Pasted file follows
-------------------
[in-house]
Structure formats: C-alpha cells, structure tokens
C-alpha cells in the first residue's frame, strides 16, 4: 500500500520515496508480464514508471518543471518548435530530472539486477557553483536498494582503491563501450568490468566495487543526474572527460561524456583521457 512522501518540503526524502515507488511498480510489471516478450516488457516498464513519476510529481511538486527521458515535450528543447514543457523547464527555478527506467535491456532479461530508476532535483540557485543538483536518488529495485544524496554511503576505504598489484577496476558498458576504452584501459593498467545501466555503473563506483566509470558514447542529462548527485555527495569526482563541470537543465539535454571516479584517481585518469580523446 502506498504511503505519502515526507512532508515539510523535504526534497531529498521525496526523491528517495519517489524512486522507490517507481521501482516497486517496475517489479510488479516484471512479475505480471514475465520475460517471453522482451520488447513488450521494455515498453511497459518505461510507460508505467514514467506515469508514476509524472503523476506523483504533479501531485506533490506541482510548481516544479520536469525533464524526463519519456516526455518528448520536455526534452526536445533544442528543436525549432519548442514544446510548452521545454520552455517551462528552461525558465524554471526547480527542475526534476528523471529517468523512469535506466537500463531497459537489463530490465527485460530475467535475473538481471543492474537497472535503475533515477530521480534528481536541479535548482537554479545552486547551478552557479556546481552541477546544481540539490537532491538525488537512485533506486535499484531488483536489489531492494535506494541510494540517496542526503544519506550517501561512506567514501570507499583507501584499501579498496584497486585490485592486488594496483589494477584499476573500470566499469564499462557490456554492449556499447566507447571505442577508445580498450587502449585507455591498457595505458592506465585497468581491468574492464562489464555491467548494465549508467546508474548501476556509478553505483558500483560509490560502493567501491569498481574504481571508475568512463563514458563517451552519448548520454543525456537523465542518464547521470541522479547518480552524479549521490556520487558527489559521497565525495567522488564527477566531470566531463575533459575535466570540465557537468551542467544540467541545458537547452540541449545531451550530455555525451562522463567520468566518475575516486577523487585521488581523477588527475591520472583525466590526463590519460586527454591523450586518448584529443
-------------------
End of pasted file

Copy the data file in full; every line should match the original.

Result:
[in-house]
Structure formats: C-alpha cells, structure tokens
C-alpha cells in the first residue's frame, strides 16, 4: 500500500520515496508480464514508471518543471518548435530530472539486477557553483536498494582503491563501450568490468566495487543526474572527460561524456583521457 512522501518540503526524502515507488511498480510489471516478450516488457516498464513519476510529481511538486527521458515535450528543447514543457523547464527555478527506467535491456532479461530508476532535483540557485543538483536518488529495485544524496554511503576505504598489484577496476558498458576504452584501459593498467545501466555503473563506483566509470558514447542529462548527485555527495569526482563541470537543465539535454571516479584517481585518469580523446 502506498504511503505519502515526507512532508515539510523535504526534497531529498521525496526523491528517495519517489524512486522507490517507481521501482516497486517496475517489479510488479516484471512479475505480471514475465520475460517471453522482451520488447513488450521494455515498453511497459518505461510507460508505467514514467506515469508514476509524472503523476506523483504533479501531485506533490506541482510548481516544479520536469525533464524526463519519456516526455518528448520536455526534452526536445533544442528543436525549432519548442514544446510548452521545454520552455517551462528552461525558465524554471526547480527542475526534476528523471529517468523512469535506466537500463531497459537489463530490465527485460530475467535475473538481471543492474537497472535503475533515477530521480534528481536541479535548482537554479545552486547551478552557479556546481552541477546544481540539490537532491538525488537512485533506486535499484531488483536489489531492494535506494541510494540517496542526503544519506550517501561512506567514501570507499583507501584499501579498496584497486585490485592486488594496483589494477584499476573500470566499469564499462557490456554492449556499447566507447571505442577508445580498450587502449585507455591498457595505458592506465585497468581491468574492464562489464555491467548494465549508467546508474548501476556509478553505483558500483560509490560502493567501491569498481574504481571508475568512463563514458563517451552519448548520454543525456537523465542518464547521470541522479547518480552524479549521490556520487558527489559521497565525495567522488564527477566531470566531463575533459575535466570540465557537468551542467544540467541545458537547452540541449545531451550530455555525451562522463567520468566518475575516486577523487585521488581523477588527475591520472583525466590526463590519460586527454591523450586518448584529443